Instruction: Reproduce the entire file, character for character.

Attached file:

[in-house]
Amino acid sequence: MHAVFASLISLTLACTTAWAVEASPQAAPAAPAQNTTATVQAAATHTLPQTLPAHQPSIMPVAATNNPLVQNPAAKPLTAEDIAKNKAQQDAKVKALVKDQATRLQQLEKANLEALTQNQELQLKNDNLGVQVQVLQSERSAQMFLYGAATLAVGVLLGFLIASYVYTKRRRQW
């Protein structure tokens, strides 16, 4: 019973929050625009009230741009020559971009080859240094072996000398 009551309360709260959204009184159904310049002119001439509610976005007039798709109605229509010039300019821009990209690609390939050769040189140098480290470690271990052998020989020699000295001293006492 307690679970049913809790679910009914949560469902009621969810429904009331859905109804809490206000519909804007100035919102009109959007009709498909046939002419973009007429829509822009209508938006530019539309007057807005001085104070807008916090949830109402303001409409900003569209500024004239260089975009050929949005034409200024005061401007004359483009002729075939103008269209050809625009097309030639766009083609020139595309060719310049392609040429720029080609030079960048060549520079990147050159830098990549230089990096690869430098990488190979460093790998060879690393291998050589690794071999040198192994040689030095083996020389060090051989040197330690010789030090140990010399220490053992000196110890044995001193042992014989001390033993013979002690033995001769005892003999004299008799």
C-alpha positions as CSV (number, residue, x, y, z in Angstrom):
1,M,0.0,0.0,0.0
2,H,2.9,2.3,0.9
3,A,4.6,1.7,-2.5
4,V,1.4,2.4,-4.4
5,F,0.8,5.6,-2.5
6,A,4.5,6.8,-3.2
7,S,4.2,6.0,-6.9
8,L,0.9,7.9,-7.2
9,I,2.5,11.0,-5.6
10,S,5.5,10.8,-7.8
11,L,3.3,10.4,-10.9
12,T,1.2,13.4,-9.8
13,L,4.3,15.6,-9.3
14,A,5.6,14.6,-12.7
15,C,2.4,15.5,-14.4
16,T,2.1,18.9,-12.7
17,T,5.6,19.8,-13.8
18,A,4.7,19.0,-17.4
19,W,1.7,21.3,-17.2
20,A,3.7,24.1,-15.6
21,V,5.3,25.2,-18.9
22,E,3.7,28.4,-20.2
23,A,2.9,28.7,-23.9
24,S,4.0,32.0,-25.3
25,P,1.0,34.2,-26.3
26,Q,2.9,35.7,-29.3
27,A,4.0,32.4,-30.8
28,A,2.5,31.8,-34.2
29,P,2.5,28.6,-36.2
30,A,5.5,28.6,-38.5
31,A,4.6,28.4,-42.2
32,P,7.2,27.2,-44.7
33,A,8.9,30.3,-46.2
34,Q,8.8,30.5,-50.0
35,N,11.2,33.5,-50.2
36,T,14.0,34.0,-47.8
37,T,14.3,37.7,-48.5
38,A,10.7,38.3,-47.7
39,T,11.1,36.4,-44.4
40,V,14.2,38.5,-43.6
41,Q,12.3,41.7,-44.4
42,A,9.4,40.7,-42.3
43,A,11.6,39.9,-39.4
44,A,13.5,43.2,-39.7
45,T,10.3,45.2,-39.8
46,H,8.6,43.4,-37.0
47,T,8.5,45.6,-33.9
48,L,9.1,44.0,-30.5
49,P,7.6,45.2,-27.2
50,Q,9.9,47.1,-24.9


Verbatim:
[in-house]
Amino acid sequence: MHAVFASLISLTLACTTAWAVEASPQAAPAAPAQNTTATVQAAATHTLPQTLPAHQPSIMPVAATNNPLVQNPAAKPLTAEDIAKNKAQQDAKVKALVKDQATRLQQLEKANLEALTQNQELQLKNDNLGVQVQVLQSERSAQMFLYGAATLAVGVLLGFLIASYVYTKRRRQW
């Protein structure tokens, strides 16, 4: 019973929050625009009230741009020559971009080859240094072996000398 009551309360709260959204009184159904310049002119001439509610976005007039798709109605229509010039300019821009990209690609390939050769040189140098480290470690271990052998020989020699000295001293006492 307690679970049913809790679910009914949560469902009621969810429904009331859905109804809490206000519909804007100035919102009109959007009709498909046939002419973009007429829509822009209508938006530019539309007057807005001085104070807008916090949830109402303001409409900003569209500024004239260089975009050929949005034409200024005061401007004359483009002729075939103008269209050809625009097309030639766009083609020139595309060719310049392609040429720029080609030079960048060549520079990147050159830098990549230089990096690869430098990488190979460093790998060879690393291998050589690794071999040198192994040689030095083996020389060090051989040197330690010789030090140990010399220490053992000196110890044995001193042992014989001390033993013979002690033995001769005892003999004299008799």
C-alpha positions as CSV (number, residue, x, y, z in Angstrom):
1,M,0.0,0.0,0.0
2,H,2.9,2.3,0.9
3,A,4.6,1.7,-2.5
4,V,1.4,2.4,-4.4
5,F,0.8,5.6,-2.5
6,A,4.5,6.8,-3.2
7,S,4.2,6.0,-6.9
8,L,0.9,7.9,-7.2
9,I,2.5,11.0,-5.6
10,S,5.5,10.8,-7.8
11,L,3.3,10.4,-10.9
12,T,1.2,13.4,-9.8
13,L,4.3,15.6,-9.3
14,A,5.6,14.6,-12.7
15,C,2.4,15.5,-14.4
16,T,2.1,18.9,-12.7
17,T,5.6,19.8,-13.8
18,A,4.7,19.0,-17.4
19,W,1.7,21.3,-17.2
20,A,3.7,24.1,-15.6
21,V,5.3,25.2,-18.9
22,E,3.7,28.4,-20.2
23,A,2.9,28.7,-23.9
24,S,4.0,32.0,-25.3
25,P,1.0,34.2,-26.3
26,Q,2.9,35.7,-29.3
27,A,4.0,32.4,-30.8
28,A,2.5,31.8,-34.2
29,P,2.5,28.6,-36.2
30,A,5.5,28.6,-38.5
31,A,4.6,28.4,-42.2
32,P,7.2,27.2,-44.7
33,A,8.9,30.3,-46.2
34,Q,8.8,30.5,-50.0
35,N,11.2,33.5,-50.2
36,T,14.0,34.0,-47.8
37,T,14.3,37.7,-48.5
38,A,10.7,38.3,-47.7
39,T,11.1,36.4,-44.4
40,V,14.2,38.5,-43.6
41,Q,12.3,41.7,-44.4
42,A,9.4,40.7,-42.3
43,A,11.6,39.9,-39.4
44,A,13.5,43.2,-39.7
45,T,10.3,45.2,-39.8
46,H,8.6,43.4,-37.0
47,T,8.5,45.6,-33.9
48,L,9.1,44.0,-30.5
49,P,7.6,45.2,-27.2
50,Q,9.9,47.1,-24.9